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Worldwide interconnections of Africa using crops as historical and cultural markers

Coppens D'Eeckenbrugge G., Schiavo M., Caron E., Ongwen D., Kamau J.I., Rono B., Leclerc C.. 2019. Cahiers d'Afrique de l'Est (52) : p. 7-41.

The historical, social, and economical importance of precolonial connections between Africa and the rest of the world has been undervalued. In the present study, we use crops as historical and social markers to analyze intercontinental connections from the perspective of Kenyan and Ugandan regions northeast of Lake Victoria. Crops were inventoried in 148 small farms from 74 localities, using successively free listing, to reveal their socio-cultural salience, and a closed list method, for a more complete picture of the agricultural, environmental and social diversity. The total sample included 75 crops (30 African, 21 Asian, 21 American, and 3 European). Among farms, crop richness varied from 6 to 32. It was higher in Uganda than in Kenya, and lowest around the Winam Gulf. The 12 American crops introduced at Renaissance were uniformly distributed, and the observed structure was mostly due to differences in African and Asian crop richness. In terms of crop frequency, exotic crops account for 74%, with 46% for American crops. The 14 most frequent crops included 10 from America, 3 from Asia, and 1 for Africa, with negligible differences among linguistic groups. Consistently, the free listing citation order demonstrated the high cultural salience of American crops. The spatial distribution of minor crops suggest differential diffusion among linguistic groups, which could be further studied using linguistic approaches on crop names.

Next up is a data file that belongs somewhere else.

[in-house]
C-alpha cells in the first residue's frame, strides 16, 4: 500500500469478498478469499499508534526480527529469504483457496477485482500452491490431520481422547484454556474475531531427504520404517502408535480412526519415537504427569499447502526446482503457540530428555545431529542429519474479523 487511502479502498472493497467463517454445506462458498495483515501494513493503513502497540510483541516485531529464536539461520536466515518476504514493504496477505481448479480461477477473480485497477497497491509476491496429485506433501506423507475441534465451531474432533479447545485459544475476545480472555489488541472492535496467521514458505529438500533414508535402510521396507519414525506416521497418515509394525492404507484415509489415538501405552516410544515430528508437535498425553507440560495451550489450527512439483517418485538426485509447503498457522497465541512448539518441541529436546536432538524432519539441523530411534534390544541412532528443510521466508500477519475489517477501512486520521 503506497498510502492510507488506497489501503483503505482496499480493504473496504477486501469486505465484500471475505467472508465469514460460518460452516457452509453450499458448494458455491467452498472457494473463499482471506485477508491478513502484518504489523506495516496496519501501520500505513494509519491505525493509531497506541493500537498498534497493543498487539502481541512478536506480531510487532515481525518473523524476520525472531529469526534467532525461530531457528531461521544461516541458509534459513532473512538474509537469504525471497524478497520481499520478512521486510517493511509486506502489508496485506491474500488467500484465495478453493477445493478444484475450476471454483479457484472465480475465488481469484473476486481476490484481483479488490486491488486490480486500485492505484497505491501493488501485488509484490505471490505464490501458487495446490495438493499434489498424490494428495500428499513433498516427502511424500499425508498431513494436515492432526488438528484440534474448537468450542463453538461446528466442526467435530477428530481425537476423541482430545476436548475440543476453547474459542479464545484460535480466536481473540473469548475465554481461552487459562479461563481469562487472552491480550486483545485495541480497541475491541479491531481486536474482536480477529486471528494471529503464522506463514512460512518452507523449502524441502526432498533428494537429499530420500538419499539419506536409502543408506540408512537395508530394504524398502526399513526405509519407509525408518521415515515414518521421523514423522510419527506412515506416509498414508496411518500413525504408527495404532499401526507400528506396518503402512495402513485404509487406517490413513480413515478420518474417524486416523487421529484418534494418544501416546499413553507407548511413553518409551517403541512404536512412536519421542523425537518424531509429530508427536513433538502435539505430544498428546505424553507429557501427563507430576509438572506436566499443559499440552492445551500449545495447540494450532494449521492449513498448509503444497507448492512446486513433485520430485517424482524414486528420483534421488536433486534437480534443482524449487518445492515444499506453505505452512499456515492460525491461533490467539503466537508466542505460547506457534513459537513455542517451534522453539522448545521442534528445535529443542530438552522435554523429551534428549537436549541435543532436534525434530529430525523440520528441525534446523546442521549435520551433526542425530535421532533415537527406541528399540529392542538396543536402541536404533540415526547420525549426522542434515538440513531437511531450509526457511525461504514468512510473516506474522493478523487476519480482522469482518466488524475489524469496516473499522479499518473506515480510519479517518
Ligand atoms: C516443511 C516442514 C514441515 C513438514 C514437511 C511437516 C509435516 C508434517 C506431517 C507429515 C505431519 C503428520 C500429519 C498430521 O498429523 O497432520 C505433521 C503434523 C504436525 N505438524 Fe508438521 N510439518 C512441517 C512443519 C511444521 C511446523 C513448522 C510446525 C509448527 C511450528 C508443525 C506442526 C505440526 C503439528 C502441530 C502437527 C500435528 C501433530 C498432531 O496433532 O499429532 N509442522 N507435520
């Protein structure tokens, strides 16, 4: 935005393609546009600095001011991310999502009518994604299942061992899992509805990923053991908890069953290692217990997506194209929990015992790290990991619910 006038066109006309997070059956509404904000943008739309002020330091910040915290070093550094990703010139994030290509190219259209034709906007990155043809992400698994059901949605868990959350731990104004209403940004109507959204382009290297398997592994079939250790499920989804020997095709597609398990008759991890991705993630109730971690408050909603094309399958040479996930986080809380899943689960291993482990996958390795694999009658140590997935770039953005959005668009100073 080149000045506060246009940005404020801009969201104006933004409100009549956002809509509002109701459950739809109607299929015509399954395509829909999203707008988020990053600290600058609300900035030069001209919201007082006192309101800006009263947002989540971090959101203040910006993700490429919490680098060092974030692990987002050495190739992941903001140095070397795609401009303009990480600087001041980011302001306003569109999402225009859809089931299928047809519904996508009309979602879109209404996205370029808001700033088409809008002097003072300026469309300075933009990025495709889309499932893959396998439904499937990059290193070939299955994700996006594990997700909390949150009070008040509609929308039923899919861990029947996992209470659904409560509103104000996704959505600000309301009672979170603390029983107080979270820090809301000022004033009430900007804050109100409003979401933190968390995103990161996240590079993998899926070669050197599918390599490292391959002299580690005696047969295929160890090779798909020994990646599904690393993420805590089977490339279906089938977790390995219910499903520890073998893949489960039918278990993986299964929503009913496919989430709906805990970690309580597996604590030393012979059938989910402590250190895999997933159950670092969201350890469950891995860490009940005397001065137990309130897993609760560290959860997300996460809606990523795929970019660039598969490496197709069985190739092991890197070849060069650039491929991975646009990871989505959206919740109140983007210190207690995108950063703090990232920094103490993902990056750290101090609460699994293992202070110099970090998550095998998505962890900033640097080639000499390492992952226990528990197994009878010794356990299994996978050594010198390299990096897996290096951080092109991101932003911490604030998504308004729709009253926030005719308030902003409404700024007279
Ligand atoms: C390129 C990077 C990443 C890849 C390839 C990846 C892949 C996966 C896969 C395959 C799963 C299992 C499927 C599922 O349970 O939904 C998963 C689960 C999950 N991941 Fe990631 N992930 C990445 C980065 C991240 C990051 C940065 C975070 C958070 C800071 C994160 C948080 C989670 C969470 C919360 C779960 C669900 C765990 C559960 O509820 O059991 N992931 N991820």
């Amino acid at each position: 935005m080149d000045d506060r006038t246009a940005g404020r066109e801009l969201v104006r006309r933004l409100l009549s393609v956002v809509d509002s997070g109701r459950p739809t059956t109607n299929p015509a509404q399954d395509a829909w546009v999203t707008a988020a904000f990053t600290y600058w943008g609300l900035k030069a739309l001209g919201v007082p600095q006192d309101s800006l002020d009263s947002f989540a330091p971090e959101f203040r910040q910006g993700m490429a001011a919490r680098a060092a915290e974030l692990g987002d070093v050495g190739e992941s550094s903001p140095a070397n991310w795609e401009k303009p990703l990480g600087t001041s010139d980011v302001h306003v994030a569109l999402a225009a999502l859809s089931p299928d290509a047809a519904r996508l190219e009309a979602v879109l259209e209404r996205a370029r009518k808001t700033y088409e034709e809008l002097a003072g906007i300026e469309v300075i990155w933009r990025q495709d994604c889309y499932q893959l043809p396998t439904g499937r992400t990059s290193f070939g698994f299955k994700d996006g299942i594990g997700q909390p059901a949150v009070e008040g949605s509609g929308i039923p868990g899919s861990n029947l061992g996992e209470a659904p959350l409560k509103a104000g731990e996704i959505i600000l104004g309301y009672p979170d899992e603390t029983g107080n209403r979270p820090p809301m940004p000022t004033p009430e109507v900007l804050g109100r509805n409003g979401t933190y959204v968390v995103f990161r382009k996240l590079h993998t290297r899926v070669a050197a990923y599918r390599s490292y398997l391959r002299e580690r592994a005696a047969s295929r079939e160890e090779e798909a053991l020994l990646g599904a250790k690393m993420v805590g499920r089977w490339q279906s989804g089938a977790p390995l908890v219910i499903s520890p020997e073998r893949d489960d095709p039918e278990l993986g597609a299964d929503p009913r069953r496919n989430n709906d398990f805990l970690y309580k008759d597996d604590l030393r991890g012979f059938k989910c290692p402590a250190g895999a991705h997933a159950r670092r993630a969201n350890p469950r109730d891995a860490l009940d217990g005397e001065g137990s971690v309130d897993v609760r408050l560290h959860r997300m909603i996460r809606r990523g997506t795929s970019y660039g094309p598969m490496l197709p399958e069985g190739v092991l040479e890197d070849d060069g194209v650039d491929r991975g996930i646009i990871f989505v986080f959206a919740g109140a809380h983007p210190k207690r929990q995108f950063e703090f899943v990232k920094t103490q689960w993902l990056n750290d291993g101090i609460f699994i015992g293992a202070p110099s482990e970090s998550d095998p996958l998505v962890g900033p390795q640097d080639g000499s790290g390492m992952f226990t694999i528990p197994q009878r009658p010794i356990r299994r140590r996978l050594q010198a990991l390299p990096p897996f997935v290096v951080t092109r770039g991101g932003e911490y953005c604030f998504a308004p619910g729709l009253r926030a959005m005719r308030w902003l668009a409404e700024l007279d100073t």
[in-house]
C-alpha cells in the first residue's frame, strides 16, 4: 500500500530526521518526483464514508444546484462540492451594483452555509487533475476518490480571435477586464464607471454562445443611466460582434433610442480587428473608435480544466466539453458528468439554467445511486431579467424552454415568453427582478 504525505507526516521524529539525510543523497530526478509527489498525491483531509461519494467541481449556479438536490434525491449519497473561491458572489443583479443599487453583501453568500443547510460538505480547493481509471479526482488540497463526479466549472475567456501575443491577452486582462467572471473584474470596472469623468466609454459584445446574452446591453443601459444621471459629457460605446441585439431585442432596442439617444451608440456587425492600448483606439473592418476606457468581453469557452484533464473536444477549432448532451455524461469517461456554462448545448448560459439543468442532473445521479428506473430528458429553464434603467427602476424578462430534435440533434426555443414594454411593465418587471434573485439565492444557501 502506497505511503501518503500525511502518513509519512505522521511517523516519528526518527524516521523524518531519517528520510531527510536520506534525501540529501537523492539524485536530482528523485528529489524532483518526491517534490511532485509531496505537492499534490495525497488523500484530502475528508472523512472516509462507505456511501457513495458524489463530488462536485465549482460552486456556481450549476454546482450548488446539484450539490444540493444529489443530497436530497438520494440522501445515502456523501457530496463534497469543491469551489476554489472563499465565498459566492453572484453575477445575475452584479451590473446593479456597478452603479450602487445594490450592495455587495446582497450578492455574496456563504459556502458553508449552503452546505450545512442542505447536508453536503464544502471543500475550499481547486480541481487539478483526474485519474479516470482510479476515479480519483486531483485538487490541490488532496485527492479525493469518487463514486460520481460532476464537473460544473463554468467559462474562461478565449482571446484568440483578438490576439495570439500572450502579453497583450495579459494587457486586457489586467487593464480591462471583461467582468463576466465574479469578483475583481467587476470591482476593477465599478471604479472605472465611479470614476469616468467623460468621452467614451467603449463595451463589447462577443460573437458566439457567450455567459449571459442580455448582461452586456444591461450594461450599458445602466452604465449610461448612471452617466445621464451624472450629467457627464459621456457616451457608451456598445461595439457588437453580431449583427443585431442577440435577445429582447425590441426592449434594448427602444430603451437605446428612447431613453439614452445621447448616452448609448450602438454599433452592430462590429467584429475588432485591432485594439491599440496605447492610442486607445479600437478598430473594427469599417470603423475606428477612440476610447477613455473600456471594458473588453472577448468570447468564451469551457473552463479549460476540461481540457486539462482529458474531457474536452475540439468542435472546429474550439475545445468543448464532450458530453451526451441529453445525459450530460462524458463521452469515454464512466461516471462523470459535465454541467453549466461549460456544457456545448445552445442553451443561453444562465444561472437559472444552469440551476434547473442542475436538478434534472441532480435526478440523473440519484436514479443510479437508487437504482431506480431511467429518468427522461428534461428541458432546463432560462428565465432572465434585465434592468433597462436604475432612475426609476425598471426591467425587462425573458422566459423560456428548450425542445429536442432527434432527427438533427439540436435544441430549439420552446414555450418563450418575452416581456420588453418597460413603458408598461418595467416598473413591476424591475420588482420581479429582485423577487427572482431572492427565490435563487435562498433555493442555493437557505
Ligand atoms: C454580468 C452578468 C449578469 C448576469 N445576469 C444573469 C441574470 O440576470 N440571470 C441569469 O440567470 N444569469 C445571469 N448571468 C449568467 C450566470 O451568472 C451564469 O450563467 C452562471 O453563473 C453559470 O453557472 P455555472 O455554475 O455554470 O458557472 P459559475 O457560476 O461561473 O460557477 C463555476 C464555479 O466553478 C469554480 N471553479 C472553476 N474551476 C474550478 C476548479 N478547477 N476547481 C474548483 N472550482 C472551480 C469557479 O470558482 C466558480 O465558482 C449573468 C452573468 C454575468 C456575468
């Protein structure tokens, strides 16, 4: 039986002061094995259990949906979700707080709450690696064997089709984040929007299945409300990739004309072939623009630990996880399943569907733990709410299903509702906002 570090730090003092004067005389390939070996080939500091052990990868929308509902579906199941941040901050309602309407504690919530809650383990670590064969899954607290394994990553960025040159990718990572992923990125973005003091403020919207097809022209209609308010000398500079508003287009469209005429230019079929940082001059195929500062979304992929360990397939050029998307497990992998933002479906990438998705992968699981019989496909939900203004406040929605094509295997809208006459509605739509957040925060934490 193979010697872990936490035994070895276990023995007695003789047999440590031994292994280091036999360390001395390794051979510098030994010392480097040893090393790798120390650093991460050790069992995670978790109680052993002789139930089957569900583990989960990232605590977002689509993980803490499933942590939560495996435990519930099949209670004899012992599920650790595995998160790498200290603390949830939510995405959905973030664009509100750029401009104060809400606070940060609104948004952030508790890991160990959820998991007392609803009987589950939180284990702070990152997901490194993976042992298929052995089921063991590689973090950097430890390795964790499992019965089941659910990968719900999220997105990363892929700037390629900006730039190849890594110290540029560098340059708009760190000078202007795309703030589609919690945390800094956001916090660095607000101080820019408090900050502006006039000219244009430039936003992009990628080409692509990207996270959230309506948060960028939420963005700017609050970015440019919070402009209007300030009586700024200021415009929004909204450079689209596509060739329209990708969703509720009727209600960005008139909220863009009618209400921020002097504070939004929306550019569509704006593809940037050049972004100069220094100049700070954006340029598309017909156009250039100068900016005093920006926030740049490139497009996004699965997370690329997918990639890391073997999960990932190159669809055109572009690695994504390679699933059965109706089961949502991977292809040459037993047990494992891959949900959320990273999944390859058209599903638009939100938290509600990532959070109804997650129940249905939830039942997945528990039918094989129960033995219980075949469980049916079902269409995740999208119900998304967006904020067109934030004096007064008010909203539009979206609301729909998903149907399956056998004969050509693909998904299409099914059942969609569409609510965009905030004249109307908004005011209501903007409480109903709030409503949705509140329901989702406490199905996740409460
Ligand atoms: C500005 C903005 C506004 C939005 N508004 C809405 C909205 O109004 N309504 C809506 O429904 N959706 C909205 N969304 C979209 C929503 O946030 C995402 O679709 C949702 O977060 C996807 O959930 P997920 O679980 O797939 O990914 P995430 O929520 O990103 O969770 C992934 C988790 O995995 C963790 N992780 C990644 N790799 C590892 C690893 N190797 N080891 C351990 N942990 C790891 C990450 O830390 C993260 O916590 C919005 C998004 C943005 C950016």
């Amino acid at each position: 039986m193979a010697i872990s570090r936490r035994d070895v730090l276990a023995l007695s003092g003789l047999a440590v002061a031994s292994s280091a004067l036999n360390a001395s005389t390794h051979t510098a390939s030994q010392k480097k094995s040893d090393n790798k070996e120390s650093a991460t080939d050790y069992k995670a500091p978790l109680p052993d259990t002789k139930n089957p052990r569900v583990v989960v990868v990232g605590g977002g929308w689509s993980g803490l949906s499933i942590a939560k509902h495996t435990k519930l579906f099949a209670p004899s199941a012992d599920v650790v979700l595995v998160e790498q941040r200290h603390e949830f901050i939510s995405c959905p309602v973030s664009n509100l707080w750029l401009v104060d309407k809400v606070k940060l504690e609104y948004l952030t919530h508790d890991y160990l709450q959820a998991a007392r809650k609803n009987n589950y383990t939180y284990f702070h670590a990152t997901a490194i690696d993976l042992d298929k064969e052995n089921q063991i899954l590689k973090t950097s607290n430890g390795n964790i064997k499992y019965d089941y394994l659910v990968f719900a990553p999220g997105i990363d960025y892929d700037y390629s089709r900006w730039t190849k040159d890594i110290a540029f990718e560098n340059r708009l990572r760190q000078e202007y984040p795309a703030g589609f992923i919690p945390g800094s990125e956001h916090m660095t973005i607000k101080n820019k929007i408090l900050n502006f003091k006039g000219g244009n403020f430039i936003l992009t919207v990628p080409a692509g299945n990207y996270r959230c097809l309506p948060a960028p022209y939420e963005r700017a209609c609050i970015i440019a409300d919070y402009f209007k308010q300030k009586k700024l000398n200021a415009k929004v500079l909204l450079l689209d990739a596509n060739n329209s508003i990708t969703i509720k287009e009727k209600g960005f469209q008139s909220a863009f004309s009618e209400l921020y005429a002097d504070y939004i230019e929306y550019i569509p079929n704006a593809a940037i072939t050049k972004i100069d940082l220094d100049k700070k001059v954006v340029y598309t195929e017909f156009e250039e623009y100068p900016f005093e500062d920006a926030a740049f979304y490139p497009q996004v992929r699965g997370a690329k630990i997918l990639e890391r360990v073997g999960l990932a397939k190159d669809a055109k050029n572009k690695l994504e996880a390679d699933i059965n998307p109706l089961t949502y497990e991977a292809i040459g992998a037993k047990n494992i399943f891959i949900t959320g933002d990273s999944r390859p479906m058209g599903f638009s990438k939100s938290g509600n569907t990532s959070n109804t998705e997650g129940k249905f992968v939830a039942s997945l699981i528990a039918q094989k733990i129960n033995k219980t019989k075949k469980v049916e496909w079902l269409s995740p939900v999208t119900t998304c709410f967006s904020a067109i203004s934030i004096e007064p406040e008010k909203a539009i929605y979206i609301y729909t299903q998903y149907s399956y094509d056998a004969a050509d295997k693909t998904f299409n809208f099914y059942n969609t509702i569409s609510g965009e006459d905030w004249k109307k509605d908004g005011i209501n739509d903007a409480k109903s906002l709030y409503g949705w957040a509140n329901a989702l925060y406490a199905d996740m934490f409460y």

Mots-clés : biodiversité; agriculture de conservation; connaissance indigène; ouganda; kenya

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